The average wedding price tag

Posted by on Mar 23, 2015 in Counseling, Love, The Wedding Service, Venues | 0 comments

The average wedding price tag

Dear Engaged Couple-

I read a disturbing article a couple of weeks ago. According to new information available by The Knot, the average wedding last year had a price tag of $31,000. That’s not disturbing information all by itself, of course. Couples (or their parents) may as well spend their money on what’s important to them. What IS disturbing, in information also provided by The Knot, is the fact that couples who spend more than $20,000 on a wedding are nearly FOUR times as likely to get divorced, than people who kept to a wedding budget of $10,000 or less.

This couple married in their backyard

This couple married in their backyard

So, what’s going on? My first thought, and maybe yours too, is that people who have money to spend on expensive weddings, also have money to pay divorce lawyers. Couples of more limited means, may soldier on in an unhappy relationship. Then again, maybe couples of more limited means, work harder to make their marriages work, knowing that they can’t afford to split.

Forgive me if this offends, but I have come up with at least one other possible reason that a couple who chooses to have a small, less expensive wedding may stay married.  Small, less expensive weddings are by nature more intimate.

This elopement took place on a pubic beach!   Forget renting a vineyard or farm!

This elopement took place on a pubic beach! Forget renting a vineyard or farm!

Family members and wedding guests may help prepare the food and decorate the tables for the reception. Uncle Keith serves as wedding  photographer, and Cousin Jane, mans the ipod for the ceremony music. It’s like the barn raising of yesteryear. In other words, by the time the tent is taken down and the dishes washed and put away, the couple’s family members and friends feel invested in that marriage.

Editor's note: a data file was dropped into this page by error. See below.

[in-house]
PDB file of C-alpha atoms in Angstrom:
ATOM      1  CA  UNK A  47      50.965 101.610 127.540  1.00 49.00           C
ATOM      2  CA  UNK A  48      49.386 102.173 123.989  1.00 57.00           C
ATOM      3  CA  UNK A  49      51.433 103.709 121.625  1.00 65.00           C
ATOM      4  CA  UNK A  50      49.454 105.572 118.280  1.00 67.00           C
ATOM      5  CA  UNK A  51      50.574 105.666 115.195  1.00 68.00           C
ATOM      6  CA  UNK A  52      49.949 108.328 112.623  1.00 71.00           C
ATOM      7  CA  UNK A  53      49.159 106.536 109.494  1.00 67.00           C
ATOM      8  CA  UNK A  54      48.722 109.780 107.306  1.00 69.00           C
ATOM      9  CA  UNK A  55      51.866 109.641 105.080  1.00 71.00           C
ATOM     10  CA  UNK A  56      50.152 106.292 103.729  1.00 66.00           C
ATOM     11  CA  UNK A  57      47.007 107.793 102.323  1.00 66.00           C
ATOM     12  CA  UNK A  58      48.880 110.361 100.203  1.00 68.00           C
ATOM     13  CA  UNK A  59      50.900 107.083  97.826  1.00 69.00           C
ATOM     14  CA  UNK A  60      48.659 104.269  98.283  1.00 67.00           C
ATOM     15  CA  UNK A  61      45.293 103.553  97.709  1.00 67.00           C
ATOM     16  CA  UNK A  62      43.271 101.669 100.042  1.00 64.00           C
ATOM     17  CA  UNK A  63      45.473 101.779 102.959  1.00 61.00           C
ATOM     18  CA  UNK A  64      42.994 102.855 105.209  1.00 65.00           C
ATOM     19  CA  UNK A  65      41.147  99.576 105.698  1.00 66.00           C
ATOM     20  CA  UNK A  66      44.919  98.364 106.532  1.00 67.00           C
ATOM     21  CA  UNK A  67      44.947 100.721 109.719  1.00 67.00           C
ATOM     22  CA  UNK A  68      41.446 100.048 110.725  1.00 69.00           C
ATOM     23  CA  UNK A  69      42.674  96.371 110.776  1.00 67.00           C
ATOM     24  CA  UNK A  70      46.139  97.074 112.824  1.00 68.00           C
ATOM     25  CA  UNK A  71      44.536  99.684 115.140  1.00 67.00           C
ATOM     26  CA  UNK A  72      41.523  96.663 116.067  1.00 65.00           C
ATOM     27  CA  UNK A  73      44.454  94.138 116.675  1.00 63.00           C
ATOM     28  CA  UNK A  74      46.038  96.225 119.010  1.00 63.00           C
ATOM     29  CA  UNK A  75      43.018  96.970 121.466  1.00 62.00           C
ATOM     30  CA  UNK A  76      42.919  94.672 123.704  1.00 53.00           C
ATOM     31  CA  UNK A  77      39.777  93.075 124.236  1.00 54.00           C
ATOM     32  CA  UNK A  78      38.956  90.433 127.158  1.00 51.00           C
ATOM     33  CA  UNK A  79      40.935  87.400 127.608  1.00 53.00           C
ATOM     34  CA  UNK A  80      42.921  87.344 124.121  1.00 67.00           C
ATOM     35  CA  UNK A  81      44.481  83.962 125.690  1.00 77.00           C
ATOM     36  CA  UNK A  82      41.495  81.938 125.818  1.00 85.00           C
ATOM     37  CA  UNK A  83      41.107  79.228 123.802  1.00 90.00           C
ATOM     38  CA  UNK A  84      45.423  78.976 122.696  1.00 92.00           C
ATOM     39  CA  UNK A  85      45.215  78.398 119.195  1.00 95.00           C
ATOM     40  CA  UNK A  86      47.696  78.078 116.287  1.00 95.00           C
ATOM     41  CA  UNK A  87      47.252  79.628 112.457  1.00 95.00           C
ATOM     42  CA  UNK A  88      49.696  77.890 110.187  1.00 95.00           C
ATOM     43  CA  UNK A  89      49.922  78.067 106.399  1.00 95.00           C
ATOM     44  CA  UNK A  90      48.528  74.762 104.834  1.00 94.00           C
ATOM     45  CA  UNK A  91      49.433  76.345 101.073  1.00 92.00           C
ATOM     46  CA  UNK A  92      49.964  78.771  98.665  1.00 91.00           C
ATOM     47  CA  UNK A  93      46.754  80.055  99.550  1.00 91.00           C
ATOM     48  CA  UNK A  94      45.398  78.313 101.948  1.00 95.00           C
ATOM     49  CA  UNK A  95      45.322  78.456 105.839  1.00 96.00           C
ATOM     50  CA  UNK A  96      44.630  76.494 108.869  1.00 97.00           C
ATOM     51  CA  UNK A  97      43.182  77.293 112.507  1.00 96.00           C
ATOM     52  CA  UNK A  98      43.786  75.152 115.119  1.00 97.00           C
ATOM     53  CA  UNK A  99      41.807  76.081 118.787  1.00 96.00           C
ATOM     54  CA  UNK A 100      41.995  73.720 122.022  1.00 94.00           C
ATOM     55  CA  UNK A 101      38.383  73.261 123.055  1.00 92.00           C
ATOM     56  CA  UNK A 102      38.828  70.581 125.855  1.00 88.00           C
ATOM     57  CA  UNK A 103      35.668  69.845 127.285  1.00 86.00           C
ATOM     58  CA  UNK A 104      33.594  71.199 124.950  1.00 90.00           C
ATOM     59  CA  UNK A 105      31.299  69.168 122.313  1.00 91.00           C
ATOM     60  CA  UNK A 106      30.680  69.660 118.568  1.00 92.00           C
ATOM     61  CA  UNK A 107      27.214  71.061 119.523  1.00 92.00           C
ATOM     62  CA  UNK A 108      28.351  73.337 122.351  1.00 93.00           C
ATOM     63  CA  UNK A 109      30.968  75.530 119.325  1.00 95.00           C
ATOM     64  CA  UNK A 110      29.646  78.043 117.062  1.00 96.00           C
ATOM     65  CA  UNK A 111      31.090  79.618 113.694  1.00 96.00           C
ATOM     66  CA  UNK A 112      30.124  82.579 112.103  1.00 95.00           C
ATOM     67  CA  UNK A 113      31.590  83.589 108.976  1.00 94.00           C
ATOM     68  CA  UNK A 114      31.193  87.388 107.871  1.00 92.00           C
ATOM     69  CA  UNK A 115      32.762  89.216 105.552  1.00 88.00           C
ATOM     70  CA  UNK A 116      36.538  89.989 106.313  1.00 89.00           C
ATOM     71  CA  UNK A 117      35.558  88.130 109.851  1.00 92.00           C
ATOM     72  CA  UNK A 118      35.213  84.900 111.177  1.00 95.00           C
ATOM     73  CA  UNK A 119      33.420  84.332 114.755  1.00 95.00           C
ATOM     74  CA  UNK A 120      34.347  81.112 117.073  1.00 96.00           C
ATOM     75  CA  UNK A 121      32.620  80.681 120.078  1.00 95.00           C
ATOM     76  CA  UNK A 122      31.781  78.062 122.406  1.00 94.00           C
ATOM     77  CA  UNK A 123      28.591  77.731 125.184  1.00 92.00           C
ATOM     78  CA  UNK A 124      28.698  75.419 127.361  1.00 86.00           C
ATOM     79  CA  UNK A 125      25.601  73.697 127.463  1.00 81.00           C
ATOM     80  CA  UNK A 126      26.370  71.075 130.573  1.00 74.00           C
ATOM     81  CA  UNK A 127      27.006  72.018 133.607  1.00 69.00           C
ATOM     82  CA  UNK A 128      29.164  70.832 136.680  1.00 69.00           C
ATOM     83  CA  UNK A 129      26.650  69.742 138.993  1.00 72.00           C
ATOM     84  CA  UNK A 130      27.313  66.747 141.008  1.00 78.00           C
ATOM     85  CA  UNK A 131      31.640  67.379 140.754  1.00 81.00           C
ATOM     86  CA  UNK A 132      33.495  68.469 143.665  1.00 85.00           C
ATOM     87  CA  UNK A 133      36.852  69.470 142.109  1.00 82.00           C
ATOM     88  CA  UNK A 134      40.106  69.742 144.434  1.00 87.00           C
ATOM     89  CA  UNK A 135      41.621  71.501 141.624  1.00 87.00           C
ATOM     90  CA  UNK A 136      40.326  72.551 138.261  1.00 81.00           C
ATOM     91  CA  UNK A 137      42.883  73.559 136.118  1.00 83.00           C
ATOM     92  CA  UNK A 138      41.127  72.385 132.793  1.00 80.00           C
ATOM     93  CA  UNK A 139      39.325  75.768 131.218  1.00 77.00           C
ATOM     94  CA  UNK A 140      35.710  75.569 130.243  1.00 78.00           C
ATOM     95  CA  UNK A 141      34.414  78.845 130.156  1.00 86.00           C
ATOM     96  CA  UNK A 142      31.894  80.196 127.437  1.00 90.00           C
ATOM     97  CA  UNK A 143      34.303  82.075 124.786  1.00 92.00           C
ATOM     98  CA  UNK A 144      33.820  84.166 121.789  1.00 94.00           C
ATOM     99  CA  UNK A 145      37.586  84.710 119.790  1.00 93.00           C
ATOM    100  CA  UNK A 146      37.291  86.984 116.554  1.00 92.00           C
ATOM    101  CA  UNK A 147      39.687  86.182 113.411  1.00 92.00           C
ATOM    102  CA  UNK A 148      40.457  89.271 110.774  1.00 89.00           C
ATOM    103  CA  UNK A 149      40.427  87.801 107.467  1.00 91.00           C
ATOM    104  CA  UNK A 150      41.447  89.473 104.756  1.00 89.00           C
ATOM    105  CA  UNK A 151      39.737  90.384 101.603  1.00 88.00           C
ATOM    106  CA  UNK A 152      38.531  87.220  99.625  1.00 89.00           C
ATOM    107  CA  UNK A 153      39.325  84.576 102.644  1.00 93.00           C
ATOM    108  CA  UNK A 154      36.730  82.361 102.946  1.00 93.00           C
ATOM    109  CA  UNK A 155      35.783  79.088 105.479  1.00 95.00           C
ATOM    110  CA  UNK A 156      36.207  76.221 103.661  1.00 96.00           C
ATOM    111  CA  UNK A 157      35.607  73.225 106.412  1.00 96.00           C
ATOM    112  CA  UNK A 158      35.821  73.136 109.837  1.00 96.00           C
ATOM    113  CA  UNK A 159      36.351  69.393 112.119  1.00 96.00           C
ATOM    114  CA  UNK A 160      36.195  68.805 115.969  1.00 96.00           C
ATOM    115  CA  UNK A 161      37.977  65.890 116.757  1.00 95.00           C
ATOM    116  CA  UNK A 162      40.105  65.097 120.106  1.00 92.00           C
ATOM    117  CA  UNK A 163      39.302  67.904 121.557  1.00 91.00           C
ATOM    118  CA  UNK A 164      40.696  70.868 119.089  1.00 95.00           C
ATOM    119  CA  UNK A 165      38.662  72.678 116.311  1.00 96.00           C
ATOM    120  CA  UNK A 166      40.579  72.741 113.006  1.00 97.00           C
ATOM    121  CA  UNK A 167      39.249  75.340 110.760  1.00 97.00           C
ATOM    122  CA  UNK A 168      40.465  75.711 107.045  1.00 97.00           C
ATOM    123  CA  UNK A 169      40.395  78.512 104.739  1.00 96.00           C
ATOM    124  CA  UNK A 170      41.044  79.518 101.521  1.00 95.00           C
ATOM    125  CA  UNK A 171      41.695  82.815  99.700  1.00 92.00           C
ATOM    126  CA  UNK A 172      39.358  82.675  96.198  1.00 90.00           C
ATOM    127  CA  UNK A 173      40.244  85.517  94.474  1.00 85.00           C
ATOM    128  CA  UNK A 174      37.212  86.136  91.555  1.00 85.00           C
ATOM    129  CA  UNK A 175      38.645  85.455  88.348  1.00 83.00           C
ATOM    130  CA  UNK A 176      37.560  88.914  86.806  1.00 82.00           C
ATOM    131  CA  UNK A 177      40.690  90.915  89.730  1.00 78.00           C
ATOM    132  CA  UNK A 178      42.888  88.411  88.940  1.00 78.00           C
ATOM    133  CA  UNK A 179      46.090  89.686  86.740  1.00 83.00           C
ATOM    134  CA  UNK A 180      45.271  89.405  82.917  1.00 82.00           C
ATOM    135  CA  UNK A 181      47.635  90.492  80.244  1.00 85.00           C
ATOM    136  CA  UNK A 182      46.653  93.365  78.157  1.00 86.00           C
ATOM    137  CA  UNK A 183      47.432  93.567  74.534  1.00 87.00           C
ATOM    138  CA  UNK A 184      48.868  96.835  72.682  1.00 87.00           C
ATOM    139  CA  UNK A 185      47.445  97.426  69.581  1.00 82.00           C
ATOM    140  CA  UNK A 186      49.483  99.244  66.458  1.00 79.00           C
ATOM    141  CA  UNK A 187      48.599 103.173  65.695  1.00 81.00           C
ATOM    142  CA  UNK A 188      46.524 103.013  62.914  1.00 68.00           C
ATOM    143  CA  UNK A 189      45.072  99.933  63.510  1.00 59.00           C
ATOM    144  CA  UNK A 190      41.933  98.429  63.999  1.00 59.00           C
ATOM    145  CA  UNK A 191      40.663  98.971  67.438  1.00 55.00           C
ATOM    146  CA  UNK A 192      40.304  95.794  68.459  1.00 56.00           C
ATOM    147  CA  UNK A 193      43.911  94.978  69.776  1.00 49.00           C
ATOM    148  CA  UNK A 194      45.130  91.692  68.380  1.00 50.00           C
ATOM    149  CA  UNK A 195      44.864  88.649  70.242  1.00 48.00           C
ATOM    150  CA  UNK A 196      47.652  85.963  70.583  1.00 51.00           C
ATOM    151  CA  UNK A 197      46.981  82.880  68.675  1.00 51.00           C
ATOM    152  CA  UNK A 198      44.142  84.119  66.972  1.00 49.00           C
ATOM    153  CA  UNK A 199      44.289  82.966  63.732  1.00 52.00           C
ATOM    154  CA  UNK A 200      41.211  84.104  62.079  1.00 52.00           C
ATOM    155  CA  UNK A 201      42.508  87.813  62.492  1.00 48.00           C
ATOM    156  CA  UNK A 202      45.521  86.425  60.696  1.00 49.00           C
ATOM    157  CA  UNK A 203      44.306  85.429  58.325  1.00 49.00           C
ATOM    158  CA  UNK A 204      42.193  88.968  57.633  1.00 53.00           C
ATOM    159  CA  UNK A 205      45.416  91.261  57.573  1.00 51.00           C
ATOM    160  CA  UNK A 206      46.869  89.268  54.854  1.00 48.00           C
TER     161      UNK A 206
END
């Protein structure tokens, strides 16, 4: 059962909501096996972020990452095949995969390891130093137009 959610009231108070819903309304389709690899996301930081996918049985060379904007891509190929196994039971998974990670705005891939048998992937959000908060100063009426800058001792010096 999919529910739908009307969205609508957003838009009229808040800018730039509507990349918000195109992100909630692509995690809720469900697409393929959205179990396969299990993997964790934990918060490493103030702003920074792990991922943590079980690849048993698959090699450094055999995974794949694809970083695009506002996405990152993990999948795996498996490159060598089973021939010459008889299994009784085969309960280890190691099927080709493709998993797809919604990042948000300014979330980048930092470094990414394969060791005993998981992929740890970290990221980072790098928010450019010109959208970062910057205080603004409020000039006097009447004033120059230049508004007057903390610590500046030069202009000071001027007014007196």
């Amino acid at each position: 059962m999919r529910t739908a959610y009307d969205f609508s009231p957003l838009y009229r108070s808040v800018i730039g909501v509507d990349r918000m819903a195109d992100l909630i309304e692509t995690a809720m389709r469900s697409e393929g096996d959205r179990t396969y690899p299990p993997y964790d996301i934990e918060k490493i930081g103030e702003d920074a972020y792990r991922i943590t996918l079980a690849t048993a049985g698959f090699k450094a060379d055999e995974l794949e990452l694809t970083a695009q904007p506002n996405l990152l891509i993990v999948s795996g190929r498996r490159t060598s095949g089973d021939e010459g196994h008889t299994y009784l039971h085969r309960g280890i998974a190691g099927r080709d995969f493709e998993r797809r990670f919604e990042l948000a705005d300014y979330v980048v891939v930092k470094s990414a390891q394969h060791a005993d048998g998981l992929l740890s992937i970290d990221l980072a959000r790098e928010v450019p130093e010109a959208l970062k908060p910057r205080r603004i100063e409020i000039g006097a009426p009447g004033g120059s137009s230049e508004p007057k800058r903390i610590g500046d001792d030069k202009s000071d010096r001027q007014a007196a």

As I have often said in weddings at which I officiate, friends and family members are crucial to a marriage’s success. In fact, as part of the service, I often ask a couple’s friends and family members : “Do you here today, promise to stand beside [bride] and [groom], never between them, to offer them your love, but not your judgment, and to honor the vows they are about to make?” And then those friends and family members are prompted to respond “Yes” or “We do.”

Newborn Baby in Mother HandCouples don’t marry in a vacuum, even though when they are so “in love” they may for a brief while forget that there is a world out there beyond their love relationship. What husband or wife doesn’t need supportive family members and friends to listen and offer occasional advice?  Or a loan maybe when there’s an unforeseen expense. And, when that couple becomes parents? They WILL eventually want a reprieve from the wee one(s) so that they can reconnect. Mom and dad, sister or brother, or dear friends can perform a great service by offering to babysit for a week or weekend.

Weddings are an opportunity for close relations to make silent or vocal commitments to the couple. “Yes, I will support you in your marriage.” I am not sure this is likely to happen at a large, festive social gathering with a 100+ guest list.

I’m just sayin…. What do you think?

Happy wedding planning!



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